Thursday, March 27, 2014

Just 2 days ago I mentioned hail as a potential threat. At 5 PM yesterday (3/26) hail came down heavily in the Ballico area. This morning I went to evaluate an orchard we tend in that area and found that the storm missed us by 1/4 mile. This is hail still present on the ground 15 hours after the storm. Neighbors say the hail was peanut sized and covered the ground like snow. A peach orchard was badly damaged, but the almonds I saw looked like they were probably OK.

Tuesday, March 25, 2014

Monterey varitey

8th leaf trees
It is early in the season. Drought, frost, hail, insects, mites, diseases, and surprises nature may throw at us, have yet to take their toll, but at this point, I have to say the crop looks very good!
4th leaf trees

With the weather forecasters giving us good hope for some badly needed rainfall, we are applying fungicide (in many cases for the first time this year) to protect the trees, and nuts, from an array of diseases that can afflict them. Serious threats in the early season come from Shot Hole, Jacket Rot and Scab.

Friday, March 21, 2014

Here is a young block of Tulare walnuts ready to be pruned. While we are already guessing at the production of almonds, which are well past bloom, the walnuts (and most other plants) are just beginning to stir from their winter sleep.  This explains why almonds, very susceptible to frost during and immediately after bloom, can be grown here and not many other places. Our early warm springs (most years) make almond growing possible.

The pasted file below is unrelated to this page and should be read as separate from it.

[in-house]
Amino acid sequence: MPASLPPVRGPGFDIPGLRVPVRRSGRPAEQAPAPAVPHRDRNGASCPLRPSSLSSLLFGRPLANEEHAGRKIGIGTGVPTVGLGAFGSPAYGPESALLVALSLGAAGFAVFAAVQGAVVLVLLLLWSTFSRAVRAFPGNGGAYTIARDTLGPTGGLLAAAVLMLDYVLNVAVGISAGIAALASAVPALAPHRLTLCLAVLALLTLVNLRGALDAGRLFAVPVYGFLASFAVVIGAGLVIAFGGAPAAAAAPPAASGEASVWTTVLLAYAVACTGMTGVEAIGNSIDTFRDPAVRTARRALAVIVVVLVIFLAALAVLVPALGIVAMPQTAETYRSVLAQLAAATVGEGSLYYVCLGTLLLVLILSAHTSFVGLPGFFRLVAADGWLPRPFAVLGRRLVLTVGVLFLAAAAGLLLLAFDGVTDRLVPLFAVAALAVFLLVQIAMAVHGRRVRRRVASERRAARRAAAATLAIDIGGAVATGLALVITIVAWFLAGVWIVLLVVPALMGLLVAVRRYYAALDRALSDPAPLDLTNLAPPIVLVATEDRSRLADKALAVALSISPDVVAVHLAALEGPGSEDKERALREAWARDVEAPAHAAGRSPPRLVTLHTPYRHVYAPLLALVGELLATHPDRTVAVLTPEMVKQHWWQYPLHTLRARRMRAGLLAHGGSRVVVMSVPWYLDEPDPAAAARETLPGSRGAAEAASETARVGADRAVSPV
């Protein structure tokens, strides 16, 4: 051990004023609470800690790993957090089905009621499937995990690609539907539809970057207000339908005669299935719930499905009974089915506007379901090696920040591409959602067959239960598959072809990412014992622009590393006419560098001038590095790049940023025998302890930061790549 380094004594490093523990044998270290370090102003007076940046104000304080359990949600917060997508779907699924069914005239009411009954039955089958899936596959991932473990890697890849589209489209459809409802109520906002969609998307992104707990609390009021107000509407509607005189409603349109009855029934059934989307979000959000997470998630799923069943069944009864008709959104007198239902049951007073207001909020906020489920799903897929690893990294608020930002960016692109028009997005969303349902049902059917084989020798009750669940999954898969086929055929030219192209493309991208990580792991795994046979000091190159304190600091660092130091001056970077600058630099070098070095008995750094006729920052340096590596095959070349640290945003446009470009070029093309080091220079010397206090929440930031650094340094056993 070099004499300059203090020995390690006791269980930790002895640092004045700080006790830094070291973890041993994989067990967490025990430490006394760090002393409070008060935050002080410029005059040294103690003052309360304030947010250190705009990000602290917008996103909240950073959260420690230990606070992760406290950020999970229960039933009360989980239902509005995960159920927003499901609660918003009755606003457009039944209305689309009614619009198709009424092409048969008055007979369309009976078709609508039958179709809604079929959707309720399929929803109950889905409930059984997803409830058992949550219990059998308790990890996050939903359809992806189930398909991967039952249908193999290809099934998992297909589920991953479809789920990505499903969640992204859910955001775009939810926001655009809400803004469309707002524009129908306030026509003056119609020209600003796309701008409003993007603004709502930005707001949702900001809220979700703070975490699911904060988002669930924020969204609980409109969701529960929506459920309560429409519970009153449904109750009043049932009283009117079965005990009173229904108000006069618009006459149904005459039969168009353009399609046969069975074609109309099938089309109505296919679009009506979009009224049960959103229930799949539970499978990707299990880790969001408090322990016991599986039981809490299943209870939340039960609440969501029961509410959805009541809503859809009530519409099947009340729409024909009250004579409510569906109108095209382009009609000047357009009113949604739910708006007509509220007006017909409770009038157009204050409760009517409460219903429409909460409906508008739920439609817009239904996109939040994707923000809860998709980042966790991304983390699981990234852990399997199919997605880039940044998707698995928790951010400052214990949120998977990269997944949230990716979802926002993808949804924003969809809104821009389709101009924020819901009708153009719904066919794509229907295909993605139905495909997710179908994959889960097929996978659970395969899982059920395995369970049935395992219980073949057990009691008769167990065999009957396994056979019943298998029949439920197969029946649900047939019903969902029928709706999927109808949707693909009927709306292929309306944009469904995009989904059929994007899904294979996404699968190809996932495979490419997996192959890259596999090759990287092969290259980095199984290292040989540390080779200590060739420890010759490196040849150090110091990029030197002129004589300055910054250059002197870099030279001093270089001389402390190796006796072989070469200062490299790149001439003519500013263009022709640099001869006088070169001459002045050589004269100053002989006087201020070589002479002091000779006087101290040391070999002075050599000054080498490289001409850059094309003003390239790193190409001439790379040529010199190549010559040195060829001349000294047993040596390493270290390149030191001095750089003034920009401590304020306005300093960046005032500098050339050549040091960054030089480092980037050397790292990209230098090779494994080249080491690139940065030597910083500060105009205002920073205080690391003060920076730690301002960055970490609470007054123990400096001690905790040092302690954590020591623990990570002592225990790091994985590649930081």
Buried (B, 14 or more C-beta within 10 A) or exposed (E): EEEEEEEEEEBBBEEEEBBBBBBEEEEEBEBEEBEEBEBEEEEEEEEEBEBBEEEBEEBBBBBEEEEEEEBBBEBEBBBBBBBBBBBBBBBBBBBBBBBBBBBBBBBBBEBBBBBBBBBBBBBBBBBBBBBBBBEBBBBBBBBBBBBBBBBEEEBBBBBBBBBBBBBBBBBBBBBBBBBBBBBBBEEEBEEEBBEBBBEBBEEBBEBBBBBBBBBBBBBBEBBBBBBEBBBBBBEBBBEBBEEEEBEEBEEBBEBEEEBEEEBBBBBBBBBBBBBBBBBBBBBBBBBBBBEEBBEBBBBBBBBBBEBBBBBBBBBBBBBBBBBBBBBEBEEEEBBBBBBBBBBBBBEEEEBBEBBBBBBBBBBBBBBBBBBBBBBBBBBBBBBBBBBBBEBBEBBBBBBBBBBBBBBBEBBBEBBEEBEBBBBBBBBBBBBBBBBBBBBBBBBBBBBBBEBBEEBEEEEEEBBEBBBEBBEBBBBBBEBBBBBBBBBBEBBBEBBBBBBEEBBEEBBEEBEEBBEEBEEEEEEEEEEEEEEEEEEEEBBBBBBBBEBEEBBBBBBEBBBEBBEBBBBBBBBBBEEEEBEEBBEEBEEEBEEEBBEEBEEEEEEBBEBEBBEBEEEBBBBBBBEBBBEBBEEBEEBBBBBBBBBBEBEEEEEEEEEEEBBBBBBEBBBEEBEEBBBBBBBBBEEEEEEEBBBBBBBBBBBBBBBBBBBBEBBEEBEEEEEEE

Tuesday, March 11, 2014

Anderson Nascimento of Spensa Technologies was on hand today to help install their "Z-Trap" which is designed to provide real-time insect trapping data. When insects attracted by a pheromone enter the trap they are electrically "zapped" and a count is recorded. The data is accessed via the internet. My hope is we will have more timely information for setting biofix dates which will enable better spray application timing. We will continure trapping by traditional methods (sticky traps) to compare to this new technology.
At this time, Nonpareil nuts that have not yet split the jackets are likely going to fall off.  With the number of nuts that are sizing up my guess is the crop in our area will be a good one. Frost is the biggest threat which could change that outlook.  No cold nights are in the immediate forecast.

Wednesday, March 5, 2014

Every year I am amazed at how quickly the nuts begin to grow after bloom. Bees are still active with blossoms to forage on, yet there are also nuts that have split and shed their jacket (the calex).
This is their most frost-sensitive period. Fortunately, cold nights are not in the forecast...for now.

Monday, March 3, 2014

The Party's Over! Time for the bees to go home. The rain which began last Friday (2/28) brought an abrupt end to bloom. Some late varieties are hanging on, but the weather has not been conducive for bee activity. Locally we received about an inch of rain which fell over three days. The South state received more rain, but much of it arrived in heavy downpours.